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Let's say you have to propose an enterprise system architecture. What would you take in to account in order to specify its structure, components, technology to be used, approaches to delivery it? How to start?

I just want to understand how the system architects work. To design for example a whole system is a massive work and how do they grasp it? How they know that what they propose is the right thing? How they know that this approach is better than the other? etc.

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closed as not a real question by woz, Fls'Zen, icepack, Jehof, Graviton May 9 '13 at 4:29

It's difficult to tell what is being asked here. This question is ambiguous, vague, incomplete, overly broad, or rhetorical and cannot be reasonably answered in its current form. For help clarifying this question so that it can be reopened, visit the help center.If this question can be reworded to fit the rules in the help center, please edit the question.

"...ambiguous, vague, incomplete, overly broad, or rhetorical..." –  woz May 8 '13 at 16:36
Perfect reason to DV. Thanks. –  lunar May 8 '13 at 16:38
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1 Answer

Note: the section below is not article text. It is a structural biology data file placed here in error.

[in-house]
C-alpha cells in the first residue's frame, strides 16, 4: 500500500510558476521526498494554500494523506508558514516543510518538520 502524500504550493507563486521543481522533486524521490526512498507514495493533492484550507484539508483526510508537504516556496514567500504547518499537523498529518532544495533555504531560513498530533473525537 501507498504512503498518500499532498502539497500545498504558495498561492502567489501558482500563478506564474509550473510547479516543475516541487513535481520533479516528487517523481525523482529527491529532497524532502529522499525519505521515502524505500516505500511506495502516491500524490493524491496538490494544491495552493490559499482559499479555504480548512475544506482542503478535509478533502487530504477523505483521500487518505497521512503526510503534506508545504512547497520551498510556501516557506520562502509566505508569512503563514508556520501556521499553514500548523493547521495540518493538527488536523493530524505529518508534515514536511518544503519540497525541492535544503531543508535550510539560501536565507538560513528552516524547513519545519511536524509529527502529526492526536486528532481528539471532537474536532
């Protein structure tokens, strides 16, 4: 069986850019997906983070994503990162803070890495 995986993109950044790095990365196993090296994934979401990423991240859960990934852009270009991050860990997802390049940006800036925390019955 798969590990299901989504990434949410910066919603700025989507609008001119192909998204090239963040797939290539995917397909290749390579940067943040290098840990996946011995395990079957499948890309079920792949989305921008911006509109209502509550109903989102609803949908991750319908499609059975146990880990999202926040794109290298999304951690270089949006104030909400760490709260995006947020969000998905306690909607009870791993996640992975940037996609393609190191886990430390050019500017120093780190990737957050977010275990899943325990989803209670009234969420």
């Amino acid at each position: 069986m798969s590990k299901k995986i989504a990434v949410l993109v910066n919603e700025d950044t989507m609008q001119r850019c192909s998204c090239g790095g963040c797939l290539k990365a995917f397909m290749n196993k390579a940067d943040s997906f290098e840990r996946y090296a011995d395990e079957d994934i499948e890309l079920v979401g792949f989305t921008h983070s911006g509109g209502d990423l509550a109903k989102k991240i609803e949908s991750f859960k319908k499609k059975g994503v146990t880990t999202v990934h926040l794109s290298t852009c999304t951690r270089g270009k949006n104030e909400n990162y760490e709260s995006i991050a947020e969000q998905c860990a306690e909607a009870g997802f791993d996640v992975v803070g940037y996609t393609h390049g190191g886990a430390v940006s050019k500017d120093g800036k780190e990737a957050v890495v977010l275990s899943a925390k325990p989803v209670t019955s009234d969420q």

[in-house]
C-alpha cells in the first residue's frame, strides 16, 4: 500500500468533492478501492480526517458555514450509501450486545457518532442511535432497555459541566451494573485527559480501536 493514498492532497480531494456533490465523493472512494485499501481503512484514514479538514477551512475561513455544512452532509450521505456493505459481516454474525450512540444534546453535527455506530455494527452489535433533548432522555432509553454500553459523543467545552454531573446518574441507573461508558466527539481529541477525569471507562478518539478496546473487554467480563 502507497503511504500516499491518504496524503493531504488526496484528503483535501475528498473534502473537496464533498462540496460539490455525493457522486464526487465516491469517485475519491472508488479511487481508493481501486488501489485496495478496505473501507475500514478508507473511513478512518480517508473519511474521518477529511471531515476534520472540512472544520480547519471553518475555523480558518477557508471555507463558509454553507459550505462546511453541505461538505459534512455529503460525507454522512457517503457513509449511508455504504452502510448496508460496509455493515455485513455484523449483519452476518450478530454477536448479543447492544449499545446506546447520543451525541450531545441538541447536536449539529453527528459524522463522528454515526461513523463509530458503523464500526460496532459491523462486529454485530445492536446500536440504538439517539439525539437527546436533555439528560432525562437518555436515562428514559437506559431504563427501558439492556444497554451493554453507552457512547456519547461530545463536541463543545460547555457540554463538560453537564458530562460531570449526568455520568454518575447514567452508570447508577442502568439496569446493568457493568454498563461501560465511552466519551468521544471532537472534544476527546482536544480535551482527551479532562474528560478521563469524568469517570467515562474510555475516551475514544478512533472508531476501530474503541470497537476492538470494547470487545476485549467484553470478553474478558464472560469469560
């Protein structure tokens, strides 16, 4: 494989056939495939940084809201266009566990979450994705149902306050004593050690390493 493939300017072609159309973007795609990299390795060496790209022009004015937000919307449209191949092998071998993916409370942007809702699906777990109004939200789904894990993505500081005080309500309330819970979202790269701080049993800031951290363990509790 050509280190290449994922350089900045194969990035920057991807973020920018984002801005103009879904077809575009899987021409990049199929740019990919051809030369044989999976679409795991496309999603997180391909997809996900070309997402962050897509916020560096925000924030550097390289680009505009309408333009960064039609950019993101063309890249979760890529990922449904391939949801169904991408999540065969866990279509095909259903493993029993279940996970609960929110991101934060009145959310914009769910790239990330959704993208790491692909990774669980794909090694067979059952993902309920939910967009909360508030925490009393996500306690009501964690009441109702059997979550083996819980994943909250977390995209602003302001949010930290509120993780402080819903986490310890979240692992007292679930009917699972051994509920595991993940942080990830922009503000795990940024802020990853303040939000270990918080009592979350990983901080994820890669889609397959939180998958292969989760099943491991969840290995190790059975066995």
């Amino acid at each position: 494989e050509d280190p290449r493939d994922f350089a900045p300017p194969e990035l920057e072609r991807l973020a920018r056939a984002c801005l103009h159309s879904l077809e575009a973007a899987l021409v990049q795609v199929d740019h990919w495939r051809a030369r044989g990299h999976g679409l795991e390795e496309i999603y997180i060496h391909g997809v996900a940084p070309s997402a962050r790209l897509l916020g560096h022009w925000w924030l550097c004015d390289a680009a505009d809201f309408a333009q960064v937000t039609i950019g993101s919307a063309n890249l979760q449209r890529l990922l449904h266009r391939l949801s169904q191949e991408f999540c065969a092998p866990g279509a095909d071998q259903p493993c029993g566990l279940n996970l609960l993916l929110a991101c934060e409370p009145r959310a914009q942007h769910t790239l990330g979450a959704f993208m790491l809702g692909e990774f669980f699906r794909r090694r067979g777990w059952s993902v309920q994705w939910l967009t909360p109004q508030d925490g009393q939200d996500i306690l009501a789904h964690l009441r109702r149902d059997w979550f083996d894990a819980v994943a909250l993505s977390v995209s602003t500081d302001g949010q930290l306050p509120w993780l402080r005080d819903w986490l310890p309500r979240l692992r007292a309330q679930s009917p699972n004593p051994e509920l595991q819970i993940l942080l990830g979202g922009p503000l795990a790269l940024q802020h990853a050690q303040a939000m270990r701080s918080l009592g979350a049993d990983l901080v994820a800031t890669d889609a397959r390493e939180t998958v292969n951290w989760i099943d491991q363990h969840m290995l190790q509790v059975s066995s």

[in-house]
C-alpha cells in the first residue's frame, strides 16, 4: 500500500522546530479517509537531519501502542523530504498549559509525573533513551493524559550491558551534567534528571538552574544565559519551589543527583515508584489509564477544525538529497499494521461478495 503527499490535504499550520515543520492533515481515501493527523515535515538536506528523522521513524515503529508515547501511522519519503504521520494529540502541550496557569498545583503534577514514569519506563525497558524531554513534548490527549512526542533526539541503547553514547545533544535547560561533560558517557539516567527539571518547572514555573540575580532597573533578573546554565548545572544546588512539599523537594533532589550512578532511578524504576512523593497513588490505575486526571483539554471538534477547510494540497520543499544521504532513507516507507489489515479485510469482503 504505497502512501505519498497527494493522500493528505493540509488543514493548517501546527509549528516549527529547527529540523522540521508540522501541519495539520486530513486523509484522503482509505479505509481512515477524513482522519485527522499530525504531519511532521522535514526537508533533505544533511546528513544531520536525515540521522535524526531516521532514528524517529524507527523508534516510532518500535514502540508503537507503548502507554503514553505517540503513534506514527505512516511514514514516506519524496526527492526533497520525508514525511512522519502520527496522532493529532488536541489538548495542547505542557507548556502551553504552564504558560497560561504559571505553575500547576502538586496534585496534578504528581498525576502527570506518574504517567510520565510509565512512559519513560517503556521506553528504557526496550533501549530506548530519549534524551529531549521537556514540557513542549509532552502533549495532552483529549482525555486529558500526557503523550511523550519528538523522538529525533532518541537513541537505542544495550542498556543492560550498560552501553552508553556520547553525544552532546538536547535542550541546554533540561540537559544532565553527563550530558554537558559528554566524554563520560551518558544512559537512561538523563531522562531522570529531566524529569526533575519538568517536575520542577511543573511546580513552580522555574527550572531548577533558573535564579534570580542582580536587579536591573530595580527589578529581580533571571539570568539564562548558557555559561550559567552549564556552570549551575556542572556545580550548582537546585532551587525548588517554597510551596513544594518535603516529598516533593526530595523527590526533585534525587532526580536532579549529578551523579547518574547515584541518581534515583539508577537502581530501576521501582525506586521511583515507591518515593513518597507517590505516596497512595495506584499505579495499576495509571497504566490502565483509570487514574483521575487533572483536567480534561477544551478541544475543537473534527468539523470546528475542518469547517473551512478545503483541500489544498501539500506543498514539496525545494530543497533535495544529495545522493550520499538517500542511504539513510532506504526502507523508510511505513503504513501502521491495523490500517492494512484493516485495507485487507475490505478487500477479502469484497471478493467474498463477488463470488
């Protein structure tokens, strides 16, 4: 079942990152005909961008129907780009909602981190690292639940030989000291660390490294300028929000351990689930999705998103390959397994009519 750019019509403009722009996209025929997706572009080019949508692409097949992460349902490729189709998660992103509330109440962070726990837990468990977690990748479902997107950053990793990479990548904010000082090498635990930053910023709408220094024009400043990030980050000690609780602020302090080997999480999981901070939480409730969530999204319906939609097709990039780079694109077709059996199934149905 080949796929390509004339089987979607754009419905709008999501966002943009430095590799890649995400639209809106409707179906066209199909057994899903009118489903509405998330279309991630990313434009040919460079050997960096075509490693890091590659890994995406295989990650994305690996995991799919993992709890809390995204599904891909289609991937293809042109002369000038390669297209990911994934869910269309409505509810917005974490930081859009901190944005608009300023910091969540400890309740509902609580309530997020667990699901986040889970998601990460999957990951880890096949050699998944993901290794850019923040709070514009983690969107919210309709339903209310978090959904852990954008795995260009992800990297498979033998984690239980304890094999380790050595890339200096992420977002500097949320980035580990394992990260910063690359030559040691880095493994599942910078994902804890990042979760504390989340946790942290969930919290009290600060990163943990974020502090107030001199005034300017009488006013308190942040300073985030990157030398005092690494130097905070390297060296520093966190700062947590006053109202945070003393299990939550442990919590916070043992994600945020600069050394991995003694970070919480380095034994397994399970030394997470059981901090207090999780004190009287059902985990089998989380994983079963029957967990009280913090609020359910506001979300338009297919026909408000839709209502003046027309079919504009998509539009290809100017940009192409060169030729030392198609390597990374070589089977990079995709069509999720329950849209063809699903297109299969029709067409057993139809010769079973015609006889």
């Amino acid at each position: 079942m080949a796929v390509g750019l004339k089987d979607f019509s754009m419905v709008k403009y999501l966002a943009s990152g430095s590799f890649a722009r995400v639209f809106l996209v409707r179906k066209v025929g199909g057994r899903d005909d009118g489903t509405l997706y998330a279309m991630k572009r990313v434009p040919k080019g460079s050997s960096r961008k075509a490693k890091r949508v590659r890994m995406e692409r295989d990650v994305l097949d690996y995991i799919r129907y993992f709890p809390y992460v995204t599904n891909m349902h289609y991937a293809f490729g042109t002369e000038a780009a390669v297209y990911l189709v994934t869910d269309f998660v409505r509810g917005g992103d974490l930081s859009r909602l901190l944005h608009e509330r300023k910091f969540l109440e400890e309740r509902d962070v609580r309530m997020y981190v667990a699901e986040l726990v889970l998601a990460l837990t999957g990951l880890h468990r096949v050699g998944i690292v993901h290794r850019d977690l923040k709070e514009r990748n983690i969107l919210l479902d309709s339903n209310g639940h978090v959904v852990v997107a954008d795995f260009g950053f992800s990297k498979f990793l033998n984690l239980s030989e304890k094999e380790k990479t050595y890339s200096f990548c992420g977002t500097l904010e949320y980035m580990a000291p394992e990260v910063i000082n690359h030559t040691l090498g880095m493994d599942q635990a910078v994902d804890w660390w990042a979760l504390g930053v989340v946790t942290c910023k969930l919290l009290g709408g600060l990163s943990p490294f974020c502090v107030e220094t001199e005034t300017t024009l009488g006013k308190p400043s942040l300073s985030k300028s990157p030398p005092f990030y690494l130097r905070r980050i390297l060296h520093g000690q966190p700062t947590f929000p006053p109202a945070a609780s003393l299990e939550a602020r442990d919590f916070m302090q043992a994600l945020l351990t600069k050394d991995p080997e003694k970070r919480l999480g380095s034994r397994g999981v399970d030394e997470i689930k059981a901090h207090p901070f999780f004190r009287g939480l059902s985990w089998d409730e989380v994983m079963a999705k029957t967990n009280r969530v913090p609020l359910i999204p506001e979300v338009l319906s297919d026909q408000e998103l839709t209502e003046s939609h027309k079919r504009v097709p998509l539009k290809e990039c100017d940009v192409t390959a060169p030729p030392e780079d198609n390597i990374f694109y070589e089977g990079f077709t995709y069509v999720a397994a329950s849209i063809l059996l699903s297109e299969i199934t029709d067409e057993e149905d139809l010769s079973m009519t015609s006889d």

An enterprise architecture is an architecture which spans across multiple systems, rather then focussing on the internals of those systems (technology) it defines which systems are used together so that one big system/process (might even say: a business) is formed.

I think what you mean is software architecture as Enterprise architecture can contain many things. As for software architecture design it is commonly documented in a Architecture notebook which contains (can contain more ofcourse, often does):

  • Some sort of division (think of Packages in Java)
  • A software deployment model (which displays (UML) and documents how the software should be deployed)

As for how they know what would be the right way to go about things. The architecture notebook comes before the functional and technical design and provides a higher level of abstraction.

By researching and evaluating existing solutions/implementations a good architecture can be made. This however does not mean they always know it is 100% right (though the abstract layer adds a lot of possibility for implementation).

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